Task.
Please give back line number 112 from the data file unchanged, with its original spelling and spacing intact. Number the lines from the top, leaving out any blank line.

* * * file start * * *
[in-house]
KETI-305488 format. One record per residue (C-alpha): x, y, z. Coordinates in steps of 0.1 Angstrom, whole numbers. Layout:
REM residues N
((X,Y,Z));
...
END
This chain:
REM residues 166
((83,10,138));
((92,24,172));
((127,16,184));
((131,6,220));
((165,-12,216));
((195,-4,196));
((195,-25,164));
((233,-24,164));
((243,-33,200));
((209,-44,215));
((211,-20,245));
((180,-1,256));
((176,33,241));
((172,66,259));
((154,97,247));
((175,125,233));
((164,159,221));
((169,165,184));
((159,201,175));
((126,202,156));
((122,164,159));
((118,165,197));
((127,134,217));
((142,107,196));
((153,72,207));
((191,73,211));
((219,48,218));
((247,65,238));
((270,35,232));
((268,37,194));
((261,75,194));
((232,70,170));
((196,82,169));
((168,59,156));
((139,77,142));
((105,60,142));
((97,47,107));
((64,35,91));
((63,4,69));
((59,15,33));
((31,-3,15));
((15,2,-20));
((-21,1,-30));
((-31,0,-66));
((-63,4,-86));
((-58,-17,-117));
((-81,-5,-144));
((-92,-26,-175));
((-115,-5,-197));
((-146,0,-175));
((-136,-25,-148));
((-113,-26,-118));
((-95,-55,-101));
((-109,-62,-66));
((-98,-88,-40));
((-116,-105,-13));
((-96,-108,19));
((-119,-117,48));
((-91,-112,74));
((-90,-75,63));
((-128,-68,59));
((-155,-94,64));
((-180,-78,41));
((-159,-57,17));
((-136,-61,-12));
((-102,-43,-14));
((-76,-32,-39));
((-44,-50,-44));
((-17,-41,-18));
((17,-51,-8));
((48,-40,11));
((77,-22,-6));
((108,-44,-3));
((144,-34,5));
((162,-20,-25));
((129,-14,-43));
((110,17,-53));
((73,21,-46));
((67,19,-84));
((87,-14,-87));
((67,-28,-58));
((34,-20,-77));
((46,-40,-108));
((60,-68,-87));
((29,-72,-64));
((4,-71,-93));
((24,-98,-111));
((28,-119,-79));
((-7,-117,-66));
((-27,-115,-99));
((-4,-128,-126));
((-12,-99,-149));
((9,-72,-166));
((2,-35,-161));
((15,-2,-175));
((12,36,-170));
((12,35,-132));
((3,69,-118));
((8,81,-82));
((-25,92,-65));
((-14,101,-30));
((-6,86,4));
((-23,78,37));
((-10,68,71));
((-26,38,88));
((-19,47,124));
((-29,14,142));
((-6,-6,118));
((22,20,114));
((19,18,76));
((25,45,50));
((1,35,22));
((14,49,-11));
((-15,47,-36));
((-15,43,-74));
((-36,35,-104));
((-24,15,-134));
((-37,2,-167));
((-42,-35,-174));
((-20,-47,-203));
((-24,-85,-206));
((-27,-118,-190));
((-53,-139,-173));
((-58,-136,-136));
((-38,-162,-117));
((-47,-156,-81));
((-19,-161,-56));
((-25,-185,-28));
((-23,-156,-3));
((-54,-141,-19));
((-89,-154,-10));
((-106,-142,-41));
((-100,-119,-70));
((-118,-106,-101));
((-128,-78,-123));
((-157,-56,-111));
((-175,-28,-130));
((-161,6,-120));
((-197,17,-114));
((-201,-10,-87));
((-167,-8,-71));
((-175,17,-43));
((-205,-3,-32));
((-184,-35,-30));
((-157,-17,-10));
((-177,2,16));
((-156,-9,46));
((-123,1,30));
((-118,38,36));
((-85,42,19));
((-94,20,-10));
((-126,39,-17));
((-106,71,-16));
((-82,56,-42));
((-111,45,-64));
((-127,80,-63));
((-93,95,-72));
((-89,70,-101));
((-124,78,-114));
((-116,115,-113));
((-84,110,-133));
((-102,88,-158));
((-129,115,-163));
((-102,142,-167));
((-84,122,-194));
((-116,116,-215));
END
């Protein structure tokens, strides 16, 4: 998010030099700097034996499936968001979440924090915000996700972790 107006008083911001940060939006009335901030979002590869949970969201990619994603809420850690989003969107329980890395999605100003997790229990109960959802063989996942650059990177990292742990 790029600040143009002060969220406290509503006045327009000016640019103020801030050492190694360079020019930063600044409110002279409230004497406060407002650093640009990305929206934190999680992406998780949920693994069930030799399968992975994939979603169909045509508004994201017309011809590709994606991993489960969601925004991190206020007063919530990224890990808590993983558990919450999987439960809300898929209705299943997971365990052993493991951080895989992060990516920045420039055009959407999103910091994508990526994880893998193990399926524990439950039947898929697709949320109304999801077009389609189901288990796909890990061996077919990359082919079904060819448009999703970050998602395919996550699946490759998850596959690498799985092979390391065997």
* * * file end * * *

((-10,68,71));